Metro to start ventilation system upgrades recommended after deadly smoke incident

Weekend track work returns to several Metro lines after a brief break to accommodate crowds from the Cherry Blossom Festival. (WTOP/Amanda Iacone)
The image above shows the area of where the work is taking place. (Courtesy National Transportation Safety Board)

Four years after Carol Glover died and dozens were sickened when a train filled with smoke inside a Metro tunnel near L’Enfant Plaza, Metro is set to take initial significant steps to upgrade its tunnel ventilation systems to meet current fire safety standards.

While it was faulty use of the current system and major inspection, maintenance and communication failures that contributed most significantly to the Jan. 2015 incident, the National Transportation Safety Board also recommended wide-ranging upgrades to Metro’s ventilation setup across the system to match current safety recommendations rather than those in place when Metro was built.

The first phase of the ventilation upgrades will be a limited pilot on the Red Line between Cleveland Park and Woodley Park, if a contract is awarded as planned. Improvements to two ventilation shafts and a separate fan shaft are projected to cost $20 to $30 million for final designs and construction over a 15 month period.

“The Tunnel Ventilation Pilot Project will provide additional fan capacity on WMATA’s A-line between, and including, Cleveland Park and Woodley Park Stations for the purpose of providing additional smoke management capacity,” a description of the project for potential contractors said.

The formal request for proposals is expected to be available next month, and work would begin after a contract is awarded. The project includes demolishing and rebuilding platforms and access stairs in and around the shafts, as well as installation of improved ventilation fans, cabling and other equipment.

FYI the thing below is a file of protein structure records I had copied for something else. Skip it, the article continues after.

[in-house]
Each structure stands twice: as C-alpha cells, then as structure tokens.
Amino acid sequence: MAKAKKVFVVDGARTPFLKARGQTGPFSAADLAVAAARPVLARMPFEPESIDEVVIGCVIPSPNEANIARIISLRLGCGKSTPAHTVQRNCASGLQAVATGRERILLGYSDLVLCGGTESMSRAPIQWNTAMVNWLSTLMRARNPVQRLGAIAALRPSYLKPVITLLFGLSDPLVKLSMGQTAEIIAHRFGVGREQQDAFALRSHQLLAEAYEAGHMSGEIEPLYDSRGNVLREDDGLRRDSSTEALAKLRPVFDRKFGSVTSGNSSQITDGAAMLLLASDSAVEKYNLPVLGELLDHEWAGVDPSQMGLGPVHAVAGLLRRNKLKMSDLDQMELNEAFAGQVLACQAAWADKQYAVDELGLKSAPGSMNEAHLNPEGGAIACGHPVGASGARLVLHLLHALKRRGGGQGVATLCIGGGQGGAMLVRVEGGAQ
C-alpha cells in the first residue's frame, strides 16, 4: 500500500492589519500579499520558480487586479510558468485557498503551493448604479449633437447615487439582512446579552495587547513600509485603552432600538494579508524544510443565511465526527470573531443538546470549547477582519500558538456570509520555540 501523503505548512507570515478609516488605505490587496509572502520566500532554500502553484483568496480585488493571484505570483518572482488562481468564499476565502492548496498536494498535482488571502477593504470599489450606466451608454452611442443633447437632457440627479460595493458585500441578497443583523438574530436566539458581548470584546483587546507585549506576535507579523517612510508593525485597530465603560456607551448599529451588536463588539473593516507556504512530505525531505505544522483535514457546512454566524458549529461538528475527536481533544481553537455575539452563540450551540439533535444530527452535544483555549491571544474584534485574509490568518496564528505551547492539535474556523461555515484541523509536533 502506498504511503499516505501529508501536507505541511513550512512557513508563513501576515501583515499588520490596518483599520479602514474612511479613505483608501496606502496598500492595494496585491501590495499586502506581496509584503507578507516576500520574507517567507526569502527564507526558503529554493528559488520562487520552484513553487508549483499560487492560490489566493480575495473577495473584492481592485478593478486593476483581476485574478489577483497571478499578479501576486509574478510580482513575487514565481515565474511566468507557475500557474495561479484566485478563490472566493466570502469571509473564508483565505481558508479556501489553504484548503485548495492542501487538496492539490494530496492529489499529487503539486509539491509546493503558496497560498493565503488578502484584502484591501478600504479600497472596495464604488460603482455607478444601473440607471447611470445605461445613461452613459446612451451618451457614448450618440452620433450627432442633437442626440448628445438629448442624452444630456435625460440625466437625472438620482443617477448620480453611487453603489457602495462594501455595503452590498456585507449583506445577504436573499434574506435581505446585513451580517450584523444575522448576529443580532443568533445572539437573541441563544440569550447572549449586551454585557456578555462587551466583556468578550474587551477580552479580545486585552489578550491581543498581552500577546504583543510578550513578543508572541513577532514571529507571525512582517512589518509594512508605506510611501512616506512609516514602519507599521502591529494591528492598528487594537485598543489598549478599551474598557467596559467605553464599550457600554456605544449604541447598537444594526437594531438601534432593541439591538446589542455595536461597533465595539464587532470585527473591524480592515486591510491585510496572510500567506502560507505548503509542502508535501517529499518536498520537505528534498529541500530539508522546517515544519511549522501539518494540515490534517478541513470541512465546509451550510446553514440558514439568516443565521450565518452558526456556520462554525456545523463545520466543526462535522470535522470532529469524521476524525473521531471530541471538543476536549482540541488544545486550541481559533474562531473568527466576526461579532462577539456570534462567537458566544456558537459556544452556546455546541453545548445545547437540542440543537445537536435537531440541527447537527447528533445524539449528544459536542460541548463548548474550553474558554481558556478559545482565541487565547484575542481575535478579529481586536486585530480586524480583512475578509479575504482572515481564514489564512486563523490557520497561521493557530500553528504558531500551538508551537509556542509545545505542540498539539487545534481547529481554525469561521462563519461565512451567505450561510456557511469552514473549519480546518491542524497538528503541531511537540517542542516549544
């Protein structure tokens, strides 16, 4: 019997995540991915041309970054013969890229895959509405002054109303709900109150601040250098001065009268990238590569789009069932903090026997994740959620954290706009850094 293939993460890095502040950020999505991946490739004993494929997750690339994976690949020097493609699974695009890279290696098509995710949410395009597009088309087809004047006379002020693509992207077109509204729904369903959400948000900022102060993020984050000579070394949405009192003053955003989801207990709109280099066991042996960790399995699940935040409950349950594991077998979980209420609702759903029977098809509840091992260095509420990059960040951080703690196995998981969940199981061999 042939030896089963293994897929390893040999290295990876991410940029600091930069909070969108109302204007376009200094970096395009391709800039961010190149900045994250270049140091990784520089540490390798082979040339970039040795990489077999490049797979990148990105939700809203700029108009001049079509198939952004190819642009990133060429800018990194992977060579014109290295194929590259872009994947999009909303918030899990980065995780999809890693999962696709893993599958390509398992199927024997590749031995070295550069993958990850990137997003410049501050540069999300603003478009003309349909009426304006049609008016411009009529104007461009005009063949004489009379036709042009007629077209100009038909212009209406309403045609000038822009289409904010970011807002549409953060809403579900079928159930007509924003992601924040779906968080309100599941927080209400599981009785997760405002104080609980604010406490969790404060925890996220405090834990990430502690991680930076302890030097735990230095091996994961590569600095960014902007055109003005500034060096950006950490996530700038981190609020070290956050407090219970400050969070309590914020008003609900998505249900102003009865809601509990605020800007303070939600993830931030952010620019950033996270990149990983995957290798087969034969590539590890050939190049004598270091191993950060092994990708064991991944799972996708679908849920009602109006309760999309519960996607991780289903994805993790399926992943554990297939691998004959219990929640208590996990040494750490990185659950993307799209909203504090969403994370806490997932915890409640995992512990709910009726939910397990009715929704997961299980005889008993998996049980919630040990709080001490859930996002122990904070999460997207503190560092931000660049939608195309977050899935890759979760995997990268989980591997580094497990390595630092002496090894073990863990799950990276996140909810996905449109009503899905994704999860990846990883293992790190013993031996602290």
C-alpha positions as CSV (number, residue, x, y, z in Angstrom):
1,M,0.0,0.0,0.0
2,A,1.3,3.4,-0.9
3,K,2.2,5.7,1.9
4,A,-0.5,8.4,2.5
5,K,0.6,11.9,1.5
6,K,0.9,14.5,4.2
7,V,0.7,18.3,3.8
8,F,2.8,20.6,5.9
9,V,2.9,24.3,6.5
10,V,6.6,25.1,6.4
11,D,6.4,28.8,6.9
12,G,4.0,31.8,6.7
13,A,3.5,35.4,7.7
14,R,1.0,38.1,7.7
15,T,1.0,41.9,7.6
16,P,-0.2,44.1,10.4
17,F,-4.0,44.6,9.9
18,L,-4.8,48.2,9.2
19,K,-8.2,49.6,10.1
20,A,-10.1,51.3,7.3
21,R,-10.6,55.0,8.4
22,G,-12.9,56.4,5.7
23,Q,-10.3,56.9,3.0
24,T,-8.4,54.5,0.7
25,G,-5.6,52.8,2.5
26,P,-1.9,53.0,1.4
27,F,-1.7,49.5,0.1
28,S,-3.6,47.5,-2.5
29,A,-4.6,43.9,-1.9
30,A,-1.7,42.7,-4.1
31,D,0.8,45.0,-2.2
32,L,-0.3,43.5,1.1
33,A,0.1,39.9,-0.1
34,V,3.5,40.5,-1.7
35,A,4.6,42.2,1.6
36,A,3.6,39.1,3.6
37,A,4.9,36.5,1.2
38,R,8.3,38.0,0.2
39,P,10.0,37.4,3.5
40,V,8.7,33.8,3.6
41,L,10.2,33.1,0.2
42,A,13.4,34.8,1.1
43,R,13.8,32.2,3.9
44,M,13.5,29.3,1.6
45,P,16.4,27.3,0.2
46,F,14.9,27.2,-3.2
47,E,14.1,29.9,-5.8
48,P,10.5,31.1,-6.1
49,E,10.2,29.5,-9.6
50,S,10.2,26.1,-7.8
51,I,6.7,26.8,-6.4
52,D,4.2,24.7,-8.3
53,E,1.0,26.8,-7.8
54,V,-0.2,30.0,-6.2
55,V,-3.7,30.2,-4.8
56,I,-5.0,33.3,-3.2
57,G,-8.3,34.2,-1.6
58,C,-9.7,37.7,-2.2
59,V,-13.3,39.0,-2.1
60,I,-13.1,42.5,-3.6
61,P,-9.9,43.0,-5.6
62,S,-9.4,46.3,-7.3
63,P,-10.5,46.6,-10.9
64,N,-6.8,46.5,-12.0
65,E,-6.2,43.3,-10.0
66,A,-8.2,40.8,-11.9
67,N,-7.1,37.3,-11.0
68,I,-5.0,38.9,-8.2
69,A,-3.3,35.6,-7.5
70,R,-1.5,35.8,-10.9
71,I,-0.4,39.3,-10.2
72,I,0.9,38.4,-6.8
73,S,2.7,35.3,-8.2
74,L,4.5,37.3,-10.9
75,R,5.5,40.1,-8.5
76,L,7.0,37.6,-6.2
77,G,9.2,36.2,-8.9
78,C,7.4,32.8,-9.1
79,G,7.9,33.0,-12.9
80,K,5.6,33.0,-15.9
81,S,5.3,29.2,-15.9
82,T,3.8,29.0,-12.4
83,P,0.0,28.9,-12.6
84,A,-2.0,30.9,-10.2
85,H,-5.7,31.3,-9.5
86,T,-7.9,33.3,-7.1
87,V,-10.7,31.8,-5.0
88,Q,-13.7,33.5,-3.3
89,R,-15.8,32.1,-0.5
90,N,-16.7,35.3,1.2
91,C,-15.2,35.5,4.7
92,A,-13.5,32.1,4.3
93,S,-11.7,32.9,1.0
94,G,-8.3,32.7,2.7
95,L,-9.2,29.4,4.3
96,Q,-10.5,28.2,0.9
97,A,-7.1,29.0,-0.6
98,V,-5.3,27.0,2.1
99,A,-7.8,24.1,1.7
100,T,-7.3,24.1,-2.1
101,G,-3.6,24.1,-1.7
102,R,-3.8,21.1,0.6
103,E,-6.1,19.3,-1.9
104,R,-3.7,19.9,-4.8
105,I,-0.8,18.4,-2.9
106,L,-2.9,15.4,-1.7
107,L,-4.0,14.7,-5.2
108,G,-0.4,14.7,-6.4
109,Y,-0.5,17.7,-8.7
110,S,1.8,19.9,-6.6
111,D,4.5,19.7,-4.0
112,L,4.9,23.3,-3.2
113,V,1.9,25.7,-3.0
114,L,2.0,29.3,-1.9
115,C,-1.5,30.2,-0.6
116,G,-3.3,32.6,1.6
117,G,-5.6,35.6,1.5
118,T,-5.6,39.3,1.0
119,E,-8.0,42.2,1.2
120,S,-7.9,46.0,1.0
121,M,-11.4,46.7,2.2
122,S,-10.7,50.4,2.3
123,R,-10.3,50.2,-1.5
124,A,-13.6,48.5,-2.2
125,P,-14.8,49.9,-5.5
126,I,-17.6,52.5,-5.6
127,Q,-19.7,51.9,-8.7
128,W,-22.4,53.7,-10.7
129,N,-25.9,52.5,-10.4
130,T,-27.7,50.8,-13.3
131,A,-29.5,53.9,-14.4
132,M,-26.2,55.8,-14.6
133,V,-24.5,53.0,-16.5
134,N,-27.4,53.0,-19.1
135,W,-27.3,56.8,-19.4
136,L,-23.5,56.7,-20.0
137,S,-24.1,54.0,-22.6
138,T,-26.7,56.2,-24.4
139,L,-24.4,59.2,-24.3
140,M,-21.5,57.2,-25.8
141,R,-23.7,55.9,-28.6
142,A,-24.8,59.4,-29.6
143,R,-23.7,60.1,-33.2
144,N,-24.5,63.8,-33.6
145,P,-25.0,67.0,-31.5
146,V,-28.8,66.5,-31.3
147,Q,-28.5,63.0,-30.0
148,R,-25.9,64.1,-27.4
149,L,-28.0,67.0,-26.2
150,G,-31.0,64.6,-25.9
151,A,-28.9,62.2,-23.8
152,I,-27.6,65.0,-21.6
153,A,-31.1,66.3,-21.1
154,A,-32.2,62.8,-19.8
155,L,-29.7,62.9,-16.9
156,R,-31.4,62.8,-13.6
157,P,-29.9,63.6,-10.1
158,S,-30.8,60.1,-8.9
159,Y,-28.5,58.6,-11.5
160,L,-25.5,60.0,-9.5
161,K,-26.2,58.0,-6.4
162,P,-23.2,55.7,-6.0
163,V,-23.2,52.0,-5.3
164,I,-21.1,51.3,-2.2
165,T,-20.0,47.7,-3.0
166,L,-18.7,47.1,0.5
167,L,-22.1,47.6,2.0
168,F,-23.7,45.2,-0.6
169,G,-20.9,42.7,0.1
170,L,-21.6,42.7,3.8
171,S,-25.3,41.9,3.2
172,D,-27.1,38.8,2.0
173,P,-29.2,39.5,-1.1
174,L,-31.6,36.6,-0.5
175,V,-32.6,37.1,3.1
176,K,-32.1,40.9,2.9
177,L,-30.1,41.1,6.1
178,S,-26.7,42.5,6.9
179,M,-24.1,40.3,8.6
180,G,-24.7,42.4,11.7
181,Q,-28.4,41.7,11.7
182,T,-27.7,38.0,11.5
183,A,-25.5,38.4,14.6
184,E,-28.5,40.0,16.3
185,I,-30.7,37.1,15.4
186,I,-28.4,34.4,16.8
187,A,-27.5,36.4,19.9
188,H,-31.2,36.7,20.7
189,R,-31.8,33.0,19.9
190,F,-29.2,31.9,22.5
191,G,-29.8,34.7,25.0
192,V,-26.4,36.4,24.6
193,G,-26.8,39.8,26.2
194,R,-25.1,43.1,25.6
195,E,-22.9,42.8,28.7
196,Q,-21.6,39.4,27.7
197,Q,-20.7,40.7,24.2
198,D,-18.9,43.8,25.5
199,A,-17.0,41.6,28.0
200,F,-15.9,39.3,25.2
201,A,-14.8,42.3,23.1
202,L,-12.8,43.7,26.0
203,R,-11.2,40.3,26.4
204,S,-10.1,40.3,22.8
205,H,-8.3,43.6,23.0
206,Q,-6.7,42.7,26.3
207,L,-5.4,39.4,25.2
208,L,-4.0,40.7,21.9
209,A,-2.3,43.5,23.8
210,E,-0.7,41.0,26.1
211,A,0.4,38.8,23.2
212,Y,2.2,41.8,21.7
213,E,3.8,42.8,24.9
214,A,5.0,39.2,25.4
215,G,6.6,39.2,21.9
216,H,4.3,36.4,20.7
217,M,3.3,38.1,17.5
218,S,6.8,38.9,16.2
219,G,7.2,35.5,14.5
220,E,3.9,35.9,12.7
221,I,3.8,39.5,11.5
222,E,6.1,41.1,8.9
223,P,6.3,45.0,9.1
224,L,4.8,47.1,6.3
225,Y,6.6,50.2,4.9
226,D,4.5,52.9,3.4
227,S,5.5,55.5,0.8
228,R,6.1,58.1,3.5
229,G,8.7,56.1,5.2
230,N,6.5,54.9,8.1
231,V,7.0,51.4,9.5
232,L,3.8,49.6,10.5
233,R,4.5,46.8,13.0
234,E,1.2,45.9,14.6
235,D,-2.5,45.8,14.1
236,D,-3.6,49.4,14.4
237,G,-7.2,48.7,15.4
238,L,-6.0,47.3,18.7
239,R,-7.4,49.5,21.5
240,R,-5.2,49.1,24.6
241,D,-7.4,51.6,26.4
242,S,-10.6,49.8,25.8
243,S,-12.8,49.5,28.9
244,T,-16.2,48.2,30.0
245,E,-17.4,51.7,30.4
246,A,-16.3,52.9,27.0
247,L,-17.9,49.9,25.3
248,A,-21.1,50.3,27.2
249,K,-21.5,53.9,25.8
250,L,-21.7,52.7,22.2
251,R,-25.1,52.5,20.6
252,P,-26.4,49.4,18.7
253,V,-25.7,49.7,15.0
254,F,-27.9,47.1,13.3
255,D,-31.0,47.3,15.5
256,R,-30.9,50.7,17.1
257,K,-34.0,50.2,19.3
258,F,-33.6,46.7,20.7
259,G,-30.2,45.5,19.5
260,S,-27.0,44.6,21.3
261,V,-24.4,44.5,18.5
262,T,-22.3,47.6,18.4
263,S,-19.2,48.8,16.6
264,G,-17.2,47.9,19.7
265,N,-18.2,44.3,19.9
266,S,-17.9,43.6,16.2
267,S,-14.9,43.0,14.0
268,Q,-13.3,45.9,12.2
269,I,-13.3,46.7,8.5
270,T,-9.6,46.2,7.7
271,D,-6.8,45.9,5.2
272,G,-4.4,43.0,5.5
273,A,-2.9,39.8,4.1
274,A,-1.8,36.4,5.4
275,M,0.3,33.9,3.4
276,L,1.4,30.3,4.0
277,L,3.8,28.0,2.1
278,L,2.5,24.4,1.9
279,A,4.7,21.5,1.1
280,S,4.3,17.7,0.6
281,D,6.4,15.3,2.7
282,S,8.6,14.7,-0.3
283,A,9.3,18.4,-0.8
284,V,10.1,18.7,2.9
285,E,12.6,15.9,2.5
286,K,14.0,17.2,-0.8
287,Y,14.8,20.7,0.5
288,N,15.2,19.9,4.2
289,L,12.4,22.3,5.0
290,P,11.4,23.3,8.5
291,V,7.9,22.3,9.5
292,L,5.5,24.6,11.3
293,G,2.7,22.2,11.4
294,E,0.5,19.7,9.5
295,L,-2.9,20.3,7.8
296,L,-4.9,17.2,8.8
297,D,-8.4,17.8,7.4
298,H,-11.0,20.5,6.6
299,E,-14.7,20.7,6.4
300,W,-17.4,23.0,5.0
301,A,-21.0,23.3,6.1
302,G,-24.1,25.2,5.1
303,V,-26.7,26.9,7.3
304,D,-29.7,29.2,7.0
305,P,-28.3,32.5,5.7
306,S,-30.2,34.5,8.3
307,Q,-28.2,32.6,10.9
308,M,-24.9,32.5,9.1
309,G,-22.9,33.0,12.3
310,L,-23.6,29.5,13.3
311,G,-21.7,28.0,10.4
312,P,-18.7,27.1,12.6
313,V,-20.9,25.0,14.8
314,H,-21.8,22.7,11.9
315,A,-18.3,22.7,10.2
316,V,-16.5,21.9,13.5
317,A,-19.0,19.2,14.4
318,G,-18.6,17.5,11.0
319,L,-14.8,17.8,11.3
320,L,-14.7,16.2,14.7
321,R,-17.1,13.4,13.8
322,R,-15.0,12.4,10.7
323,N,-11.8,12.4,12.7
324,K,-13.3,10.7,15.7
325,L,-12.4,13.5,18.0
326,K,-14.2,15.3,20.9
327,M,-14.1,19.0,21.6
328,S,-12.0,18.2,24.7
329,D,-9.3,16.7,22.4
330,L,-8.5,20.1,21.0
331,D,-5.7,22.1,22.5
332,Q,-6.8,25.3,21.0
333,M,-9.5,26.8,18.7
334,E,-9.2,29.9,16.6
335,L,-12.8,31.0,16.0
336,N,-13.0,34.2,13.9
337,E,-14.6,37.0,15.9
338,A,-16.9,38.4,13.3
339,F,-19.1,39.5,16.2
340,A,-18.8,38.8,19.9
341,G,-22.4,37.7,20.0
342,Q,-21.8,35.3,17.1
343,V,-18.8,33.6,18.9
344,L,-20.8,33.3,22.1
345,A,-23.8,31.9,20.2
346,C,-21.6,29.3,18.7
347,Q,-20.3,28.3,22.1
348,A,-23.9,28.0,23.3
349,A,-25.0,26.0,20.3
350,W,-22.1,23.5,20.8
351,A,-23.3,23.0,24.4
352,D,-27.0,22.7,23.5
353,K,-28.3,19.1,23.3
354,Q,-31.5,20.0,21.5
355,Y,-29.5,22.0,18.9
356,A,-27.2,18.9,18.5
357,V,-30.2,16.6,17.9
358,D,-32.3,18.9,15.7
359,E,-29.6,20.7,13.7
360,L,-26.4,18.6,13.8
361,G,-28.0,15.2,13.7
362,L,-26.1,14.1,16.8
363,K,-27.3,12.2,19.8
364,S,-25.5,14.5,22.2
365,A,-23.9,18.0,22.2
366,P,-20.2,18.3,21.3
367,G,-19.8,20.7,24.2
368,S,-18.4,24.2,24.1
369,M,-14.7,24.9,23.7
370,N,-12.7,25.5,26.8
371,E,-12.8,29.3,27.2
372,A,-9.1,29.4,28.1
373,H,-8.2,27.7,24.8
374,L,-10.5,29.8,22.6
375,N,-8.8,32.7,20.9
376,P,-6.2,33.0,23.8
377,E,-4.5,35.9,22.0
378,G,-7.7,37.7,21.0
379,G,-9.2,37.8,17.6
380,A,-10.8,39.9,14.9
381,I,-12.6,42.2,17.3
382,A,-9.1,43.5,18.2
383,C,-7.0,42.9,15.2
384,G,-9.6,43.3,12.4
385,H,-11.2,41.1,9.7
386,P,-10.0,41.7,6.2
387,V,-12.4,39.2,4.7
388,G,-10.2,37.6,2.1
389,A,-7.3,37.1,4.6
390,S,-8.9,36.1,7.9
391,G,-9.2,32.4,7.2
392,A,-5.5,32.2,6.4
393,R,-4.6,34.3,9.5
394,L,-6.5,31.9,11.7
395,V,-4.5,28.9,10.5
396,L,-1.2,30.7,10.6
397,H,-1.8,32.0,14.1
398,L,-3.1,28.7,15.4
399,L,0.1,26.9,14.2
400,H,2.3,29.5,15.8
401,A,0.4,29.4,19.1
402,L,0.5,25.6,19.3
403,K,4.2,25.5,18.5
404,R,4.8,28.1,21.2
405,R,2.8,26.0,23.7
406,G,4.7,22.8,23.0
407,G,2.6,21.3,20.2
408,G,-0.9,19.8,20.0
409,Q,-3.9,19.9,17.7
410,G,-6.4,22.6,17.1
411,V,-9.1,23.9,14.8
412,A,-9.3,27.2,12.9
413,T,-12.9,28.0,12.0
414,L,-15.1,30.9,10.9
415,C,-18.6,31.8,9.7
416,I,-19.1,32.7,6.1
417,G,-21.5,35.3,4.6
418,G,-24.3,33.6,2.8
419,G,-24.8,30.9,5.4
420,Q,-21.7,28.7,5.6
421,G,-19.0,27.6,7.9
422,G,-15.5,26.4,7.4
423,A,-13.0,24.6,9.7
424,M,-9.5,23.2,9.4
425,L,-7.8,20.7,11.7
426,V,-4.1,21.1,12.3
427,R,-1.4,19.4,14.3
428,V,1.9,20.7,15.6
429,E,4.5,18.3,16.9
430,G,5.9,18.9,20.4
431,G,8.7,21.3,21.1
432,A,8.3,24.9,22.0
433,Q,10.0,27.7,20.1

Near Cleveland Park, one of the vent shafts is just south of the station near Newark St. NW. At Woodley Park, the vent shafts are just north of the station near Garfield St. The fan shaft due to be upgraded is just north of the National Zoo near Connecticut Ave.

“The Pilot Project will be the first of up to 60 tunnel segments anticipated to receive similar ventilation improvements throughout the WMATA system,” Metro said.

Metro has been working on these ventilation system improvement plans for several years, and estimated in 2016 it would have a plan to improve tunnel ventilation fan capacity to meet current fire safety standards by Sept. 2021.

Metro’s plan for the ventilation upgrades has been submitted for review by safety officials following significant internal analysis.

This pilot project, for example, includes detailed explanations of which fans and ventilation dampers should be open or closed in different situations to address smoke issues or rider comfort.
Tunnel ventilation fans can be controlled through switches at each shaft, or remotely from the centralized Rail Operations Control Center.

Metro’s broader location-specific ventilation configurations of existing fans required following the L’Enfant Plaza smoke incident remain under formal review by safety officials, but specific efforts to move smoke in the proper direction and out of tunnels in the event of an emergency have been approved.

A number of things recommended in the wake of the L’Enfant Plaza incident are not yet complete, even after the dates Metro originally projected those fixes could be made or plans and training put in place.

Those include a need for specific steps and responsibilities for rail traffic controllers when there are smoke alarms that can be fully incorporated into training. Metro has also not closed a recommendation to ensure all smoke detection systems are tested regularly.

Metro is still more than a year away from the original estimated date for a solution to install and maintain a system to detect the presence and more exact location of fire and smoke throughout the tunnel and station network. According to Metro’s latest Corrective Action Plan Progress Tracker, updated last week, the agency has evaluated and tested potential smoke detection solutions, and is now developing an implementation plan.

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